Strata Buildings (Condos or Townhomes): In strata buildings, owners own individual units but share ownership of the common space. When you rent a strata property from an owner, you are covered by both the RTA and Strata Property Act, SBC 1998, c 43 (SPA). All strata buildings have a set of bylaws and rules that owners and tenants must follow. When entering into a tenancy, your landlord should have you sign a “Form K”, which indicates that you have been notified of the current bylaws and rules. Even though you are not an owner, you may still be subject to fines or fees. For example, you might have to pay fees when moving in and moving out according to section 7(f) of the Residential Tenancy Regulation, or you may have to pay fines levied by the strata corporation if you disturb neighbours or damage property according to section 131 of the SPA.
A strata corporation can also try to evict a tenant under section 138 of the SPA by serving a One Month Notice for Cause under section 47 of the RTA. However, even though this ection exists in the SPA, the RTB has been known to deny jurisdiction in such cases at dispute resolution, claiming that a strata corporation does not fit the definition of “landlord” in section 1 of the RTA. This is a grey area of the law where the SPA and RTA somewhat contradict each other. If you receive an eviction notice from a strata corporation, the safest action is to not ignore it. Instead, apply for dispute resolution and allow an arbitrator to rule on the matter.
Subsidized Housing: The term “subsidized housing” generally applies to any housing where the government provides monetary assistance to lower the rent. Unless you are a member of a housing cooperative, or “co-op”, subsidized housing is covered by the RTA. Here are the most common types of subsidized housing:
- Public housing: a government department, BC Housing, manages rental units for low-income families, seniors, and people with disabilities.
- Non-profit housing: non-profit organizations receive government money to manage subsidized rental units for tenants throughout the province.
- Rental supplements:
- Shelter Aid for Elderly Renters (SAFER) – cash assistance for eligible BC residents who are age 60 or over and pay rent for their homes.
- Rental Assistance Program (RAP) – cash assistance for eligible low-income working families to help with monthly rent payments in the private market.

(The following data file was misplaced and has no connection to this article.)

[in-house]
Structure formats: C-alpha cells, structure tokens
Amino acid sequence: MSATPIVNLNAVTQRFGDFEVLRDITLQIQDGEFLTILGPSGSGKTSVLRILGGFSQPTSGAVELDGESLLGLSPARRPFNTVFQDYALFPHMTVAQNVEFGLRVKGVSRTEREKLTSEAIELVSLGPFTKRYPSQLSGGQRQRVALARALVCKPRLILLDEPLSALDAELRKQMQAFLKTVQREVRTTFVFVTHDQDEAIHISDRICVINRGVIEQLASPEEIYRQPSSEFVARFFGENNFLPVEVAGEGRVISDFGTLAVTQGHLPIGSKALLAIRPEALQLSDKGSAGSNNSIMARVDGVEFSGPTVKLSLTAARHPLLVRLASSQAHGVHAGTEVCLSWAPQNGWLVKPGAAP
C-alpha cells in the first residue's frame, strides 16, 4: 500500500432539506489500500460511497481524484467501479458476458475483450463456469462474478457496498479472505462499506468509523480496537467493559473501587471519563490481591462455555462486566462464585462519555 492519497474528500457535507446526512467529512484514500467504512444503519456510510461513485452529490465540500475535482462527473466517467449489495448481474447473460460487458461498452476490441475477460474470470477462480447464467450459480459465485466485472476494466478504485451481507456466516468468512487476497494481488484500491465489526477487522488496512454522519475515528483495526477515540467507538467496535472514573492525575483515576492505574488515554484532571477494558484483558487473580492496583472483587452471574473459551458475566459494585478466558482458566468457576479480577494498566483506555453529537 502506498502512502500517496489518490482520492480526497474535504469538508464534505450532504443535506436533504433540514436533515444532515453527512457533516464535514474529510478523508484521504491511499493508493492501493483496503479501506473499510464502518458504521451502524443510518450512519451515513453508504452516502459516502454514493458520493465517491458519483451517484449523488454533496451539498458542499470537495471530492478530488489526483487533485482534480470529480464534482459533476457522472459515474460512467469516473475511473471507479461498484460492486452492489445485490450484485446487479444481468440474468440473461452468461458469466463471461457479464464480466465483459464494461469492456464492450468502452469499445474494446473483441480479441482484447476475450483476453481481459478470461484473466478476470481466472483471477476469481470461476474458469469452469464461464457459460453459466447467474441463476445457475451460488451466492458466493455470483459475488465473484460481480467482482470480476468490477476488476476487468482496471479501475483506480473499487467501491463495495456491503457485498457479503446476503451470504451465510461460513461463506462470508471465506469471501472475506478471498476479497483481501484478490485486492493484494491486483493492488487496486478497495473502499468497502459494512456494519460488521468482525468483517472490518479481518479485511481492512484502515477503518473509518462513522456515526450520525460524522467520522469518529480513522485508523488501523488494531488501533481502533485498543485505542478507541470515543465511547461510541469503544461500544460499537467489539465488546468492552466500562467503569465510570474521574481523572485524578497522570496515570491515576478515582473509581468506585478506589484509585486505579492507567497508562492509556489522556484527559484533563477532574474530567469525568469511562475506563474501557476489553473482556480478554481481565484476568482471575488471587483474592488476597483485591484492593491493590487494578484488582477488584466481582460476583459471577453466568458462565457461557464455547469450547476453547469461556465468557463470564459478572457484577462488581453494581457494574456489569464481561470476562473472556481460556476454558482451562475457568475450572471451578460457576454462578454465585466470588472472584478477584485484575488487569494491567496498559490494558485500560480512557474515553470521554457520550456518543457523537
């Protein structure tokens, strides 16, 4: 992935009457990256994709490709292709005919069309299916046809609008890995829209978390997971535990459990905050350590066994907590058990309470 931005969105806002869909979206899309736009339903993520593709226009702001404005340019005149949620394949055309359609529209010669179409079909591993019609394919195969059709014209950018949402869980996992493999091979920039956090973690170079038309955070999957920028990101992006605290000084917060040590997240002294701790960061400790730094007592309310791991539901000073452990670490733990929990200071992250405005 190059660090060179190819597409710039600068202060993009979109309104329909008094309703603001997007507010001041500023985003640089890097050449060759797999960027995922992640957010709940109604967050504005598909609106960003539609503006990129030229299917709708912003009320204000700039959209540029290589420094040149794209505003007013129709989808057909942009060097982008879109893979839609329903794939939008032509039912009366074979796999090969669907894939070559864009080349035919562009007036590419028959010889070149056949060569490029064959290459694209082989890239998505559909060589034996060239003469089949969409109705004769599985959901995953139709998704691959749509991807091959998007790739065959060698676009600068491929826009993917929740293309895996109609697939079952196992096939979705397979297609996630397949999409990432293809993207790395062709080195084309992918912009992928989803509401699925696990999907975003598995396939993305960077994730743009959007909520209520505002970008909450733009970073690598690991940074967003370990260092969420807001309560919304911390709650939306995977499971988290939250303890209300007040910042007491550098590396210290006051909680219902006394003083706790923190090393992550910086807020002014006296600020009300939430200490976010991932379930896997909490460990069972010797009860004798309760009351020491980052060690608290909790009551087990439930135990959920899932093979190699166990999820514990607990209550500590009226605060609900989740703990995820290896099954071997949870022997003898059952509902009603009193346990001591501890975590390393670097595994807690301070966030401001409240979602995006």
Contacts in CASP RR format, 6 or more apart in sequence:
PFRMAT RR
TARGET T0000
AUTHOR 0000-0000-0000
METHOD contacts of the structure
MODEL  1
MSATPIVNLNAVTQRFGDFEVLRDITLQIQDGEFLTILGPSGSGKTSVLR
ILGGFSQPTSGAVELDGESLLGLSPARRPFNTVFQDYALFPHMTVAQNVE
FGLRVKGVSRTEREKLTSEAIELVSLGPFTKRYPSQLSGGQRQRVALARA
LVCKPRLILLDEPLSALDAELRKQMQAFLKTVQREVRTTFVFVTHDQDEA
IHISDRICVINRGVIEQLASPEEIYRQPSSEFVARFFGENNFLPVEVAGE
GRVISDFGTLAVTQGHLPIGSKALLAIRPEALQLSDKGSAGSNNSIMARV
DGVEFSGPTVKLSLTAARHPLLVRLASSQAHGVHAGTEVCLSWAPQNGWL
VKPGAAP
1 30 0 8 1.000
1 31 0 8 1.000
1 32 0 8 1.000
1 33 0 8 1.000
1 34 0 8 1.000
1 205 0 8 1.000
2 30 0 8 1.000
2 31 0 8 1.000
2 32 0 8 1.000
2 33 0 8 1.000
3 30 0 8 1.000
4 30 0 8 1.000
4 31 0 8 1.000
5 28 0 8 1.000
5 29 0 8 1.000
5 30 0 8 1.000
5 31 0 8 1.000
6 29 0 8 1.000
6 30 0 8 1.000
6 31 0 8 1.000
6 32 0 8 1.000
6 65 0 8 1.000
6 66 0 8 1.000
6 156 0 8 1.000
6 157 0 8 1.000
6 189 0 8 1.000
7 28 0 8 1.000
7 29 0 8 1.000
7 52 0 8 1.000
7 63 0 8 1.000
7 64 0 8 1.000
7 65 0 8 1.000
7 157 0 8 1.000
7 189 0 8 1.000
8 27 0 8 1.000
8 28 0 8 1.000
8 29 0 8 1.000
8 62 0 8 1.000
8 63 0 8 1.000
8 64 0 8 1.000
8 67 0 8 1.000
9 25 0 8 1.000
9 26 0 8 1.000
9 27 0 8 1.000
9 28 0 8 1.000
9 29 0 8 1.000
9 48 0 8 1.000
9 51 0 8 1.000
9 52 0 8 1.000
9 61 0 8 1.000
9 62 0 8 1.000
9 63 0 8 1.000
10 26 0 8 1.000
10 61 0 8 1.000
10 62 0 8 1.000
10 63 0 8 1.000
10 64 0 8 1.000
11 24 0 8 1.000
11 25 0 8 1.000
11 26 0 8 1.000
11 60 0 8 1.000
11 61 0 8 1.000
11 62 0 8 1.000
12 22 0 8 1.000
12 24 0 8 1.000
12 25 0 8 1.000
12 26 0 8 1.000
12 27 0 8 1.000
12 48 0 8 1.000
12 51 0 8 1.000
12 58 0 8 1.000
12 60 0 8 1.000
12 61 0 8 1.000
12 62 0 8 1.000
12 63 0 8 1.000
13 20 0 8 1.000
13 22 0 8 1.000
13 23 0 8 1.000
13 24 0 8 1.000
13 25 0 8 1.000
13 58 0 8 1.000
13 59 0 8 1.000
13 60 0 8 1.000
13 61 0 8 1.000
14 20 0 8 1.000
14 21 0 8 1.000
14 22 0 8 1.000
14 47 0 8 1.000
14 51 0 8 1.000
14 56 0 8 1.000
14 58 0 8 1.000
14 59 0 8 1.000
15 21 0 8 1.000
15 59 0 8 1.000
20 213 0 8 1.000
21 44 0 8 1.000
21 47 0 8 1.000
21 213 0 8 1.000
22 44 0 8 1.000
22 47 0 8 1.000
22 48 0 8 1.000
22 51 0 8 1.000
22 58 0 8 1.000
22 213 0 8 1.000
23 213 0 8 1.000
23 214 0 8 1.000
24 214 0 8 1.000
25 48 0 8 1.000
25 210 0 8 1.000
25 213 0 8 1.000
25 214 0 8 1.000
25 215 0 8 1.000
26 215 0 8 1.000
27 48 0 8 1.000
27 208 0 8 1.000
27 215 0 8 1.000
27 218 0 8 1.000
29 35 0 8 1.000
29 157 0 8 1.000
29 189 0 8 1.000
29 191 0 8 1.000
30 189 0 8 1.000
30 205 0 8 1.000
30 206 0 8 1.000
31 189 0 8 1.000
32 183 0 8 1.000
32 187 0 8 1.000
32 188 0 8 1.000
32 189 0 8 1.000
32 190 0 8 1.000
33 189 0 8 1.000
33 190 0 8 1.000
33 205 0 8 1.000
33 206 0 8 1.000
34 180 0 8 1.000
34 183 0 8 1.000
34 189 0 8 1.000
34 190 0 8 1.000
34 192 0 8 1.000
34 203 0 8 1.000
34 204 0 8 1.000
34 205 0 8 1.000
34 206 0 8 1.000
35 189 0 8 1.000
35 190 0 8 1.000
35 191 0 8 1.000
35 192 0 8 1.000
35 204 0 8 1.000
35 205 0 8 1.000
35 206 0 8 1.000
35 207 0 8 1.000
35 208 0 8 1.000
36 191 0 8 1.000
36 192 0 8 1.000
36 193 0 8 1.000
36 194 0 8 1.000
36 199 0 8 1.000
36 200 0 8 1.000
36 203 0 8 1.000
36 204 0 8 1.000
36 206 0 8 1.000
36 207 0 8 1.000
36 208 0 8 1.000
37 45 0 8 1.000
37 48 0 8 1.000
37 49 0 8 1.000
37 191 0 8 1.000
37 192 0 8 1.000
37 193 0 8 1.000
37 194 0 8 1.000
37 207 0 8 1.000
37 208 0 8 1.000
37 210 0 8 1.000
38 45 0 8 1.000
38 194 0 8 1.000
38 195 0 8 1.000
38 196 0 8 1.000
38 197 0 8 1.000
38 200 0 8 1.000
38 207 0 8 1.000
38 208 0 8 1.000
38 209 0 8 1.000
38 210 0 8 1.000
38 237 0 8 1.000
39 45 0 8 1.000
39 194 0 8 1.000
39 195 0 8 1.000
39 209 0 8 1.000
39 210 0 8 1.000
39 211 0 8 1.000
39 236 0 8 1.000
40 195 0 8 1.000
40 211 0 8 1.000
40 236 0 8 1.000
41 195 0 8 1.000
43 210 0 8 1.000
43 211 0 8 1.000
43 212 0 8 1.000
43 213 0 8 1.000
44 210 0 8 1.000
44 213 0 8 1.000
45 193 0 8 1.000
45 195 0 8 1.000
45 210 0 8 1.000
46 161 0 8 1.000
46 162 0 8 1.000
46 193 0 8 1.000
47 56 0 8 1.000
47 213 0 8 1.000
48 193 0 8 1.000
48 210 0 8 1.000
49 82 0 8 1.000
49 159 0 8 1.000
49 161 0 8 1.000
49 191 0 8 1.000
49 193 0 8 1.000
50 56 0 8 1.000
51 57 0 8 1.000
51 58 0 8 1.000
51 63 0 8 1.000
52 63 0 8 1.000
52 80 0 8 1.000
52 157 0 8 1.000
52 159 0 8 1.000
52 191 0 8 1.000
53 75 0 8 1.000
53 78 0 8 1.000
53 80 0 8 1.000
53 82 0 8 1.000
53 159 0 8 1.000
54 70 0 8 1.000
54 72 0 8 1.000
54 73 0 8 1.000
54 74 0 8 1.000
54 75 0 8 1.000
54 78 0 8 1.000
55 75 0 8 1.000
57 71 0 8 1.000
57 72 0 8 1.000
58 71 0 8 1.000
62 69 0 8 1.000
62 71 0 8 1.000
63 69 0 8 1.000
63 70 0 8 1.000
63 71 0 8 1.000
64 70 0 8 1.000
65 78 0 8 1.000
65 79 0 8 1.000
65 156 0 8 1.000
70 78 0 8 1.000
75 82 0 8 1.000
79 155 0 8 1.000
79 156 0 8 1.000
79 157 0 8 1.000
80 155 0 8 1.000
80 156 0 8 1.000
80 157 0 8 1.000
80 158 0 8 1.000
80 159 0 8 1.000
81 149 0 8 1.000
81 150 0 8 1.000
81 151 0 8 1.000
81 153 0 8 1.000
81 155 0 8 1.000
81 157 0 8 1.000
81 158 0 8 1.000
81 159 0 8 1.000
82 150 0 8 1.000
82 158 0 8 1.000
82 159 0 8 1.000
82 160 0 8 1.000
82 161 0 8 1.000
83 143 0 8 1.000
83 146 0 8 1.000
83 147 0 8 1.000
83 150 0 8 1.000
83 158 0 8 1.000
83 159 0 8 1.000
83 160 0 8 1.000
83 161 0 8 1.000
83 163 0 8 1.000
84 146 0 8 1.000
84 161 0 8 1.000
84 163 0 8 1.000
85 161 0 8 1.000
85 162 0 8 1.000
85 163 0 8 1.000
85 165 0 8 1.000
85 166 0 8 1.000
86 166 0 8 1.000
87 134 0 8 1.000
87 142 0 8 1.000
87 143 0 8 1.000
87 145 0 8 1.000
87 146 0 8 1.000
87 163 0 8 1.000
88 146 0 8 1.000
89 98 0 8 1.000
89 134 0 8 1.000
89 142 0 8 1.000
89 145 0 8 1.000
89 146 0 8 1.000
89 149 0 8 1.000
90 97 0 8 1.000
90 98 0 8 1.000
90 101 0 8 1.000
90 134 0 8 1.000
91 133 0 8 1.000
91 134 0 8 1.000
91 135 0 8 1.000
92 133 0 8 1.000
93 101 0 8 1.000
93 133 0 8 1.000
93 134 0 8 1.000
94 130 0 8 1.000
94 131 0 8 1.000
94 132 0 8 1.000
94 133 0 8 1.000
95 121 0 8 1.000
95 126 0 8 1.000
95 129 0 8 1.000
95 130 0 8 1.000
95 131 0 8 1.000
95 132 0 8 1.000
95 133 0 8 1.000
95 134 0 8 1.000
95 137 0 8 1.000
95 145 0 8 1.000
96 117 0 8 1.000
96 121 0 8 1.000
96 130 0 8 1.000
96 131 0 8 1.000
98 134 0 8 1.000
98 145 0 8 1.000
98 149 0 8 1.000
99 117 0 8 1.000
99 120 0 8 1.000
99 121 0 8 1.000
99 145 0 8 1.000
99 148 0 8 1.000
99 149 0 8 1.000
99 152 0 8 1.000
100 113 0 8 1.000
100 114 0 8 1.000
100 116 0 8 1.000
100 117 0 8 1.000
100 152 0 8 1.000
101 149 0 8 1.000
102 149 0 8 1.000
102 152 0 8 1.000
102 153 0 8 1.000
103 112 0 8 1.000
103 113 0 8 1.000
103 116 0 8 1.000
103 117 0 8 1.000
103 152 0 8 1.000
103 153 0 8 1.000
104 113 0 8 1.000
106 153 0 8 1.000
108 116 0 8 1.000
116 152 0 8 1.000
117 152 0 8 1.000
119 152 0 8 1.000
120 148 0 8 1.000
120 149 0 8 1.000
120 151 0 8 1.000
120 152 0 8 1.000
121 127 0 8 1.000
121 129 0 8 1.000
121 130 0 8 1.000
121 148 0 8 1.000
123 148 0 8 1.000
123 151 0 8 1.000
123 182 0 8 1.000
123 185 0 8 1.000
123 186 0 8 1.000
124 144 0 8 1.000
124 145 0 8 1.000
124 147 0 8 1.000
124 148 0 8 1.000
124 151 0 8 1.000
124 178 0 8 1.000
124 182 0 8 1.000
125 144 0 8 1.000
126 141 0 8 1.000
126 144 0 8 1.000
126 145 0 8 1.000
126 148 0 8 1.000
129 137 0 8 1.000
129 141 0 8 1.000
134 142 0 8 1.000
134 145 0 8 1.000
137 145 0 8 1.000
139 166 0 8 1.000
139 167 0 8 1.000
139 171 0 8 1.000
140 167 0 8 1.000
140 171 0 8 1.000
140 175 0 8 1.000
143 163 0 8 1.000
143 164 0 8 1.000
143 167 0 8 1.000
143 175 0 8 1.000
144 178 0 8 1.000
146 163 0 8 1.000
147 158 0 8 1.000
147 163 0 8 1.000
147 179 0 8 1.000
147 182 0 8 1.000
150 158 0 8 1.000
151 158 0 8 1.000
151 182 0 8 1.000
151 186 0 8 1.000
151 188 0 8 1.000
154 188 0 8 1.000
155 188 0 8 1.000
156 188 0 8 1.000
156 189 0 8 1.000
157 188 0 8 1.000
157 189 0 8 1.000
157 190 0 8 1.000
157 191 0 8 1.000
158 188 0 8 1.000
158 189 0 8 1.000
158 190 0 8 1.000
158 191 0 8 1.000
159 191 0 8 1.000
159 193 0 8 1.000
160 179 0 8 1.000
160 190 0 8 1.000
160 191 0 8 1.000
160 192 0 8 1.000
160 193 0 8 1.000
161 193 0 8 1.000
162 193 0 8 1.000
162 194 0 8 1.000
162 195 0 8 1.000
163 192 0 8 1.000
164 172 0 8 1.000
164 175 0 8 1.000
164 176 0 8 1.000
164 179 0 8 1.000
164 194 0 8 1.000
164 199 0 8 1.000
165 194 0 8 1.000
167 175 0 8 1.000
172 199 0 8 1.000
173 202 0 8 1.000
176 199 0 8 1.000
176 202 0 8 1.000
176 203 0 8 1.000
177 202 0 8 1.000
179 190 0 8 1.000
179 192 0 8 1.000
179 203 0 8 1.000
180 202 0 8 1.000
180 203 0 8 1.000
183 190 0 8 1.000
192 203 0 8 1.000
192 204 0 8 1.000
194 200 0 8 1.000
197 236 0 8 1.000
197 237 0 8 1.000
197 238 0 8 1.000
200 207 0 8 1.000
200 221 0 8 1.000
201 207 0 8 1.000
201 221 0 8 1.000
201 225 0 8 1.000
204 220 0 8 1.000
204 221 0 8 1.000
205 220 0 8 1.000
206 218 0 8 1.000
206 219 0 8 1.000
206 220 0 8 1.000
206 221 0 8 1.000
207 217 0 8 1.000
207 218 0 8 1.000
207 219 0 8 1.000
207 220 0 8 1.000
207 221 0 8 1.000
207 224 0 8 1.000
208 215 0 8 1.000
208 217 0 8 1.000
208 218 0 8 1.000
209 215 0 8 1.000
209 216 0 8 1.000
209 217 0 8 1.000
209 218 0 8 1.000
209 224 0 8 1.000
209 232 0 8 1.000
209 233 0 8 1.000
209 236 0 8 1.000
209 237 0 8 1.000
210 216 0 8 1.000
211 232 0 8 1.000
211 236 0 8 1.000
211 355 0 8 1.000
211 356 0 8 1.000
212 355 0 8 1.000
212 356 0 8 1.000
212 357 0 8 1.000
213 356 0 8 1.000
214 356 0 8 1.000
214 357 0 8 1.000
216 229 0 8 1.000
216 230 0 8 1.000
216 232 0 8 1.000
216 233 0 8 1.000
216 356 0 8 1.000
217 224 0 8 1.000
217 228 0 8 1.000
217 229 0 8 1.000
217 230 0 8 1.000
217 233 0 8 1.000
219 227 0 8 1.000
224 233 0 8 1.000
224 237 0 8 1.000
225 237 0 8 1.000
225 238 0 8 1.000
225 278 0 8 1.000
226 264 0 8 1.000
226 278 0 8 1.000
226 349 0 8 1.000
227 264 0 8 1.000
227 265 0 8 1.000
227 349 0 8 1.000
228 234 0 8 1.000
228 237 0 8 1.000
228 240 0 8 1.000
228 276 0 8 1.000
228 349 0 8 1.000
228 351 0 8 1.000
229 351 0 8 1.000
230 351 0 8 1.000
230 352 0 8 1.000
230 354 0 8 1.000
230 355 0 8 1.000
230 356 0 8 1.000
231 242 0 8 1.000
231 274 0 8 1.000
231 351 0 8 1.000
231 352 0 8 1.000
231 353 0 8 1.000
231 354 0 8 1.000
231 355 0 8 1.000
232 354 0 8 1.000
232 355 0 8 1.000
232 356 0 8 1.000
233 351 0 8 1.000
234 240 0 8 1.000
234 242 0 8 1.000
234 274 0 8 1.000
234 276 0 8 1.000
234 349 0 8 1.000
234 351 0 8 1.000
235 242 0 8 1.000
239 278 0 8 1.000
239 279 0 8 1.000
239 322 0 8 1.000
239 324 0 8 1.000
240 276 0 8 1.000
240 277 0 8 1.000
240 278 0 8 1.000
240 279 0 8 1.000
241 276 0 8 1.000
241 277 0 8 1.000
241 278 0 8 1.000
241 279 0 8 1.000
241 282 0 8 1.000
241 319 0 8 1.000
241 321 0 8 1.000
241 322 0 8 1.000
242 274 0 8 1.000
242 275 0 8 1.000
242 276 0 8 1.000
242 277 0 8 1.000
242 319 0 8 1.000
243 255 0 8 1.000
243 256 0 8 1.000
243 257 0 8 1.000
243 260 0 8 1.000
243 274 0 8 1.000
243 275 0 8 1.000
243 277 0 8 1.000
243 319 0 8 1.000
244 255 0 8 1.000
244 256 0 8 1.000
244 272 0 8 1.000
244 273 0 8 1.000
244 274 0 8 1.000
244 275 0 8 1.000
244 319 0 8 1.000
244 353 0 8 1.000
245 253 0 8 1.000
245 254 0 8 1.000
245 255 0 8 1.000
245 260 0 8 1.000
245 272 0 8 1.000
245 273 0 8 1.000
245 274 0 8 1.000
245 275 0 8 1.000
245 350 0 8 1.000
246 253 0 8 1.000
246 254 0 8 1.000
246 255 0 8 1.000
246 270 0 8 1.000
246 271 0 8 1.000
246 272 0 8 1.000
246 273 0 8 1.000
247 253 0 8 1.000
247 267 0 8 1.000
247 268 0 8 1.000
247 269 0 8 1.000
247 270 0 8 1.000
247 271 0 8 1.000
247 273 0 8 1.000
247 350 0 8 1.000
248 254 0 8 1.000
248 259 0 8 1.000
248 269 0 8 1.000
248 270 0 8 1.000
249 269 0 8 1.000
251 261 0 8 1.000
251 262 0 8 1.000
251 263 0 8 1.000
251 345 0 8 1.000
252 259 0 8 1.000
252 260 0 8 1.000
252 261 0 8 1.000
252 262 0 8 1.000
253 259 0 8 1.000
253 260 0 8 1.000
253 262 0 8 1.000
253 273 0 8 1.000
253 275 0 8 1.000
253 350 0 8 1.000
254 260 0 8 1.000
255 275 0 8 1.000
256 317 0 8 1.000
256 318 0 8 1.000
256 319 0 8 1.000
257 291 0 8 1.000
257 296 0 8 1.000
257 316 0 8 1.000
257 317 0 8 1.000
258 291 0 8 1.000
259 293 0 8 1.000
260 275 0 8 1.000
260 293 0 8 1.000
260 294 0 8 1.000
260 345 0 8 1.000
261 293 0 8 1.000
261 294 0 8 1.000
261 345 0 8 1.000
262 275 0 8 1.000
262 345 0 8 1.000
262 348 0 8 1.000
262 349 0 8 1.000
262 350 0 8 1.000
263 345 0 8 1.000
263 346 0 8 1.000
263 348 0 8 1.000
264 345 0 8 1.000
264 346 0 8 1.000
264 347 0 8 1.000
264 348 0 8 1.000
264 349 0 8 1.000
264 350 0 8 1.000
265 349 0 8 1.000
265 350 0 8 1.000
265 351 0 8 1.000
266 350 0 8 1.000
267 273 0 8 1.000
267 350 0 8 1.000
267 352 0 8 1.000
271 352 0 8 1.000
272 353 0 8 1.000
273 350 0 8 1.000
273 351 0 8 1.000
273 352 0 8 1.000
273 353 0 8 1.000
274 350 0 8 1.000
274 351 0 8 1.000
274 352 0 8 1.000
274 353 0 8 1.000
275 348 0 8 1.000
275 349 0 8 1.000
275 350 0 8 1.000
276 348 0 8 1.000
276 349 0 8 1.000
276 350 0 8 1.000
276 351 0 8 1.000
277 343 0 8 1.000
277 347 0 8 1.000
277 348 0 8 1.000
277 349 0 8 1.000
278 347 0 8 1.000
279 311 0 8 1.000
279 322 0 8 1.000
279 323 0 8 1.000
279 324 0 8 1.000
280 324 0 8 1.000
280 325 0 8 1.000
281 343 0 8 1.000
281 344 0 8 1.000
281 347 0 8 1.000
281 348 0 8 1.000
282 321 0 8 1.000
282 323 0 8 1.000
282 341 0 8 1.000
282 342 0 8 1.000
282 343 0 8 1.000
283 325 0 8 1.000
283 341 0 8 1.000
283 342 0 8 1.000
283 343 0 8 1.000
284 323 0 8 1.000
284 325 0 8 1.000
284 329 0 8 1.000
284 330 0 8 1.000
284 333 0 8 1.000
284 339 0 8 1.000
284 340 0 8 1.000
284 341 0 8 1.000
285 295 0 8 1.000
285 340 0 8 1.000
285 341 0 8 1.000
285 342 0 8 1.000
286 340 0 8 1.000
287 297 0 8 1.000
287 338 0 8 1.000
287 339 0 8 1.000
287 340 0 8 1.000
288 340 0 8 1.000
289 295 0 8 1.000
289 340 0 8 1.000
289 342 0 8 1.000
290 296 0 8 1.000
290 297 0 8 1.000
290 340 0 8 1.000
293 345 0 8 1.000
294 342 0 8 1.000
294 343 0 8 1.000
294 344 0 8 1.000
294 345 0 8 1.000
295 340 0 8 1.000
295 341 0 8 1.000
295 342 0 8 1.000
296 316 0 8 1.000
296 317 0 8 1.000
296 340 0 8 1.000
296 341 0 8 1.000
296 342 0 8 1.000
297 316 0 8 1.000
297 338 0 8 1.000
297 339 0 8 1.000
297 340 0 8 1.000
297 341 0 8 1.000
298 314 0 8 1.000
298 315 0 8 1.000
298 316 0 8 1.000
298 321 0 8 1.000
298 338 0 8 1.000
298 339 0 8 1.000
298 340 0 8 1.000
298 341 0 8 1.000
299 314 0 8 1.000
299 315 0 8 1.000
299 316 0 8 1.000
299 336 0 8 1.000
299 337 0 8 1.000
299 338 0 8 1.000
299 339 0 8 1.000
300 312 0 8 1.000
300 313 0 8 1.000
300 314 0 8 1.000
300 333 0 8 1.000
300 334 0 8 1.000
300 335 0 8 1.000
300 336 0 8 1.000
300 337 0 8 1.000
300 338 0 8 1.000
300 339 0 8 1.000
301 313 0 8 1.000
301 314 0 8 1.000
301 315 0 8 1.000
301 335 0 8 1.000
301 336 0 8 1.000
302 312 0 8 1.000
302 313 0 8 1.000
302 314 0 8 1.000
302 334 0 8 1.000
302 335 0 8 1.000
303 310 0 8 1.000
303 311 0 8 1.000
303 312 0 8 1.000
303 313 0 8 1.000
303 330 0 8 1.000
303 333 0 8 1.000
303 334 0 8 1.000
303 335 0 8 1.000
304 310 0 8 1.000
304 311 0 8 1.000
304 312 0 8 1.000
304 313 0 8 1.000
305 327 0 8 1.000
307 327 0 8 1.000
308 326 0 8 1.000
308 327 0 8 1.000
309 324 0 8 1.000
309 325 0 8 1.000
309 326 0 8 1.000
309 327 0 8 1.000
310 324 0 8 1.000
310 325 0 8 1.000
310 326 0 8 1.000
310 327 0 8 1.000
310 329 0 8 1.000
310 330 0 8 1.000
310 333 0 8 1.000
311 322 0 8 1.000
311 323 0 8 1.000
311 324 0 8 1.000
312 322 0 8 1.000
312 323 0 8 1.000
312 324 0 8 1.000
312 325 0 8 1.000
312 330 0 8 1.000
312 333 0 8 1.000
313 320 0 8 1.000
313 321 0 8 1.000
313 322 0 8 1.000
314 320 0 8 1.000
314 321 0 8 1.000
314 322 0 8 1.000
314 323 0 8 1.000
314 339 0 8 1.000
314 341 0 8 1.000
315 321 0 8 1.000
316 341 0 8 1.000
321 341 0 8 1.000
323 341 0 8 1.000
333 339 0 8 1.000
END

Verbal Tenancies: Although section 13 of the RTA requires landlords to prepare tenancy agreements in writing, section 1 of the RTA also says that a tenancy agreement can be “oral, express or implied”. This means that you do not have to sign a written agreement to establish a tenancy. Despite the fact that verbal tenancies are covered by the RTA, it is still always best to have a written agreement with your landlord.
What a landlord can ask
According to "Privacy Guidelines For Landlords and Tenants" released by the Office of the Information & Privacy Commissioner for British Columbia:
- a landlord should not require that a tenant provide their Social Insurance Number on tenancy application forms or rental agreements,
- a landlord should not demand a tenant's banking information,
- a landlord cannot request a tenant's credit card information as a condition of renting a property, and
- requiring a criminal records check is not reasonably necessary.
A landlord may ask to examine a person's driver's licence in order to verify the person's identity. However, the landlord must not write down or photocopy this personal information.
If a landlord refuses to rent to you because you didn't provide personal information that a landlord should not require, you have the right to report the landlord to the Office of the Information & Privacy Commissioner for British Columbia. To read the full privacy guidelines, see http://tenants.bc.ca/Personal-Information/.
A landlord cannot discriminate against you or refuse to rent to you because of your race, colour, ancestry, place of origin, religion, sex, sexual orientation, source of income, or age (19 years or older). The landlord also cannot discriminate against you if you are married or not married, if you have children, or if you have a disability.
There are two exceptions:
- Shared accommodation: The law does not always apply when cooking, sleeping or bathroom facilities are shared. For example, if a woman wants to rent a room in her house only to another woman, she may be allowed to discriminate in this way.